I was in the vicinity of WTC when I was got word that I needed to fly to Cebu, pronto. So I rushed to the mall to buy plane tickets. Didn't plan on having dinner but traffic was horrible going out of the area--turned out it was the night Aerosmith had their Manila concert at the MoA-Arena. I walked towards the bay area and decided to eat dinner while waiting for the traffic to ease.
I wanted fish and the waiter suggested Baked Boneless Bangus, it's new on their menu. It was flavorful but the flavors of cheese and butter were too rich and I didn't even finish half of the fish. Good thing I ordered adobong kangkong---its pleasant tartness countered the strong flavor of cheese. This adobong kangkong was quite delicious, so different from other adobong kangkong I've tasted before; even better than my mother's adobong kangkong, or apan-apan as what we call it in Ilonggo. Just don't tell her.:p
Barasoain Church in Malolos, Bulacan is one of the historical churches in the Philippines. My friends and I visited this church one Saturday in early May enroute to Sta. Maria, another town in Bulacan. Truth be told, I wasn't aware of the church's historical significance until a former President (who, ironically, was later kicked out of office) was inaugurated here in 1998. It was an unusual venue for a presidential inaugural ceremony.
Also known as Our Lady of Mt. Carmel Parish, Barasoain church is the site of the First Philippine Republic in 1898, and has earned a title as Cradle of Democracy in the East.
This church was founded by Augustinians Missionaries and the original church was constructed in 1630. The first stone structure was built in 1871 but it was burned during the outbreak of the Philippine Revolution. The current church was rebuilt in 1885, the bell tower was constructed in 1889.
The facade has touches of neoclassic architecture. The interior of the church has wood panels painted in white, with frescoes of flowers, angels and saints; the altar was also painted in white with gold trimmings. The interior was not as rich and elaborate as the other old churches I have seen but inside has an airy, spacious feel.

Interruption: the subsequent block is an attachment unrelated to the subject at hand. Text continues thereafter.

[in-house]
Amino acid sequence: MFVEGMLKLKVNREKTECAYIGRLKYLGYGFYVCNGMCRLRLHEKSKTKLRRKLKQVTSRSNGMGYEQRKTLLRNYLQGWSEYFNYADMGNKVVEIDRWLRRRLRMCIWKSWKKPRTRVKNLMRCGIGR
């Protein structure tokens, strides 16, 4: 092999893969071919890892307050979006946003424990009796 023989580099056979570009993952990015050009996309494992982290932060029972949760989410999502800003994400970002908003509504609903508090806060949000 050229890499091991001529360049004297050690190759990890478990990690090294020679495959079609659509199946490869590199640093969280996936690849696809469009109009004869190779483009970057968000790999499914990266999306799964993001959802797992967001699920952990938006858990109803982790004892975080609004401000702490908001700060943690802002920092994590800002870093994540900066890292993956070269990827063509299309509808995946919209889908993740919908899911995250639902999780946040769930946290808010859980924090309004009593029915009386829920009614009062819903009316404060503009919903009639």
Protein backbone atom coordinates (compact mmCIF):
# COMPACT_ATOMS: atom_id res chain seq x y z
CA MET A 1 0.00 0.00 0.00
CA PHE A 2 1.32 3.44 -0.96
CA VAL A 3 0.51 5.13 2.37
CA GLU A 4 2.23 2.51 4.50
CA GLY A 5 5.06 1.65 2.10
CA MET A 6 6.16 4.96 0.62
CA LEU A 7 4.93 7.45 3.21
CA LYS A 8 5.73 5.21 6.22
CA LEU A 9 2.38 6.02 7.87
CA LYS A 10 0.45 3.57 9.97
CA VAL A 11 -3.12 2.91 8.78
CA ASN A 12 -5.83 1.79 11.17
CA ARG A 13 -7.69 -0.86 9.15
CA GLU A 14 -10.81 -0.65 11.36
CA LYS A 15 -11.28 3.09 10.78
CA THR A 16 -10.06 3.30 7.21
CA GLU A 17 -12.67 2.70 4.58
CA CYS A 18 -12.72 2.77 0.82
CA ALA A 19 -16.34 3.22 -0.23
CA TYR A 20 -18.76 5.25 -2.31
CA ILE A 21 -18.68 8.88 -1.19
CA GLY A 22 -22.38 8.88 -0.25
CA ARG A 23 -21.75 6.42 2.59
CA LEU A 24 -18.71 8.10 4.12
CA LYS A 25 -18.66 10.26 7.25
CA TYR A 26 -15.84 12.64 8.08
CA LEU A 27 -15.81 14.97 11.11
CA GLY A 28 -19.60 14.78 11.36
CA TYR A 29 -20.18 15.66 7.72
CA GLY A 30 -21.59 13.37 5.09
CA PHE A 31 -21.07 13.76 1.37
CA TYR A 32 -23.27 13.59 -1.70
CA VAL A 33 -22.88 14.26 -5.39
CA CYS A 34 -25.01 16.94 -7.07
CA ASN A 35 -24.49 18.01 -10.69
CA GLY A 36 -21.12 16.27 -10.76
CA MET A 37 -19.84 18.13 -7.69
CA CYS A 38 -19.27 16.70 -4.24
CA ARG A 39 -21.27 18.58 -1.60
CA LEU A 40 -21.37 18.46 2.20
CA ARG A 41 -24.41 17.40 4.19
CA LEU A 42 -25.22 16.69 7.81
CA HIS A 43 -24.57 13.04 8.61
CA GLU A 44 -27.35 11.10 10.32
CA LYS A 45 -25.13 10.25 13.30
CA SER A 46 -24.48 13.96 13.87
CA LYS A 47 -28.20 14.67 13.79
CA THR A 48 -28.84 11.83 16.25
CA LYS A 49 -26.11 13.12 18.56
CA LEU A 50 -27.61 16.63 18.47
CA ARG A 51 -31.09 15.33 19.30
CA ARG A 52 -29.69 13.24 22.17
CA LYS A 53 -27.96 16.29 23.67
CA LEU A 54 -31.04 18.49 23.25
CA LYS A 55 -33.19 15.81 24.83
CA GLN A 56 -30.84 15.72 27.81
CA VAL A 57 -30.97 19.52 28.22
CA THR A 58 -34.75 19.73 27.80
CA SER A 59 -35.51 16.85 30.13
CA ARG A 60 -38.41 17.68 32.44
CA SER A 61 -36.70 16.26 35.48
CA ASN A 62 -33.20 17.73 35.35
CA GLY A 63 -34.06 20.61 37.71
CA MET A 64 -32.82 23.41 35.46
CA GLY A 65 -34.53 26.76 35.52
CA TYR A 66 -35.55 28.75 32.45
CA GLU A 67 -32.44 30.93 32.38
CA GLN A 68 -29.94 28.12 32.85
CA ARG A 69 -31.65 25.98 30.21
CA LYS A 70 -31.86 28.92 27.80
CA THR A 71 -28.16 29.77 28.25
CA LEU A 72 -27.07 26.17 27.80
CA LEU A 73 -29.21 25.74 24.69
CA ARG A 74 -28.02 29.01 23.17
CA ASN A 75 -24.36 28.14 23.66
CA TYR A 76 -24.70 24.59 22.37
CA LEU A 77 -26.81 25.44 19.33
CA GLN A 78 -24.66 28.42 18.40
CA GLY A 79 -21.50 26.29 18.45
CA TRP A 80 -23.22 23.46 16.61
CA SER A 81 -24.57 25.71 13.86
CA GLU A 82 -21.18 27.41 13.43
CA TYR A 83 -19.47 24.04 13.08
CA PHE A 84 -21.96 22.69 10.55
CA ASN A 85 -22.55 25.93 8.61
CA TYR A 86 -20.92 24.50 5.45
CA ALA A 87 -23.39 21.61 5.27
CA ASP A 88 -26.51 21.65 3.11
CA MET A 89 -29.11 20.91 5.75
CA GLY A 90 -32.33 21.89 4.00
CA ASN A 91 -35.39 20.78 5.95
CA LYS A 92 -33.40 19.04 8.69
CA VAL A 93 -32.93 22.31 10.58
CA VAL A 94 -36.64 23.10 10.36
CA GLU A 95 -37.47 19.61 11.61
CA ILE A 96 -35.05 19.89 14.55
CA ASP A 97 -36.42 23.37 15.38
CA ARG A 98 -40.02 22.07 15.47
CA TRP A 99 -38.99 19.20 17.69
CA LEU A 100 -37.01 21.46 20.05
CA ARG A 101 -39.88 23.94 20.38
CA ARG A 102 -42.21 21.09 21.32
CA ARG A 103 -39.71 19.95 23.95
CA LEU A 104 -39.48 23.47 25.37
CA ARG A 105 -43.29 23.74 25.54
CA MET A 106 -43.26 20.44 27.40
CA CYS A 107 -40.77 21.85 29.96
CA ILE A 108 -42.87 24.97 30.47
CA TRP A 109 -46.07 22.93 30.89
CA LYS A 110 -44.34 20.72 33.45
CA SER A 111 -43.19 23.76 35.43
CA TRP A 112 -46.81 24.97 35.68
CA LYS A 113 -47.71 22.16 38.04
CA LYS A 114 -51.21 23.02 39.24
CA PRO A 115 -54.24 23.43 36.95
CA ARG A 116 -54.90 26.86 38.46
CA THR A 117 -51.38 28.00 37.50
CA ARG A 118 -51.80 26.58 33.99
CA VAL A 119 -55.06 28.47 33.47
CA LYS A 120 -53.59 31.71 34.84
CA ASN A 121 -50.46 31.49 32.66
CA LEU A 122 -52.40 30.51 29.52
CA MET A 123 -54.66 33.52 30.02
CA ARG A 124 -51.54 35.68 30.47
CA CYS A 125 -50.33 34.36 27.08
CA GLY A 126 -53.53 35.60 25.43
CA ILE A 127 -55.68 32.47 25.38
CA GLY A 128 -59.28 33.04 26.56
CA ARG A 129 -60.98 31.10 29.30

There was an on-going wedding ceremony during our visit and I wasn't able to take photos of the interior.
The term "Barasoain" was a place in Spain to which the missionaries found to have similarities to this place in Malolos. When the Spanish-Filipino revolution broke out, revolutionaries coined the term "baras ng suwail" which means "dungeon of the defiant".
Barasoain Church was a temporary shelter of Gen. Emilio Aguinaldo, the first president of the Philippines. During this time, three important historical events happened in this church: the convening of the First Philippine Congress in 1898, the drafting of the Malolos Constitution, and the inauguration of the First Philippine Republic in 1899.
During the revolution, this church was the haven of the Congreso Revolucionario with the ilustrados as its delegates and Gen. Aguinaldo as the leader.
I spotted this Pieta sculpture outside the walls of the church beside a small chapel (below).
Behind the church is a courtyard and the adjoining convent has a museum dedicated to the historical events that took place in the church, a part of the museum is a repository of artifacts found in the province. There was a Marian exhibit during our visit, in connection with the Flore de Mayo celebrations.
Barasoain Church was declared a National Shrine in 1973, and featured in the New Generation series of the 200 Philippine peso banknotes.
Malolos, Bulacan is 42 kilometers north of Manila.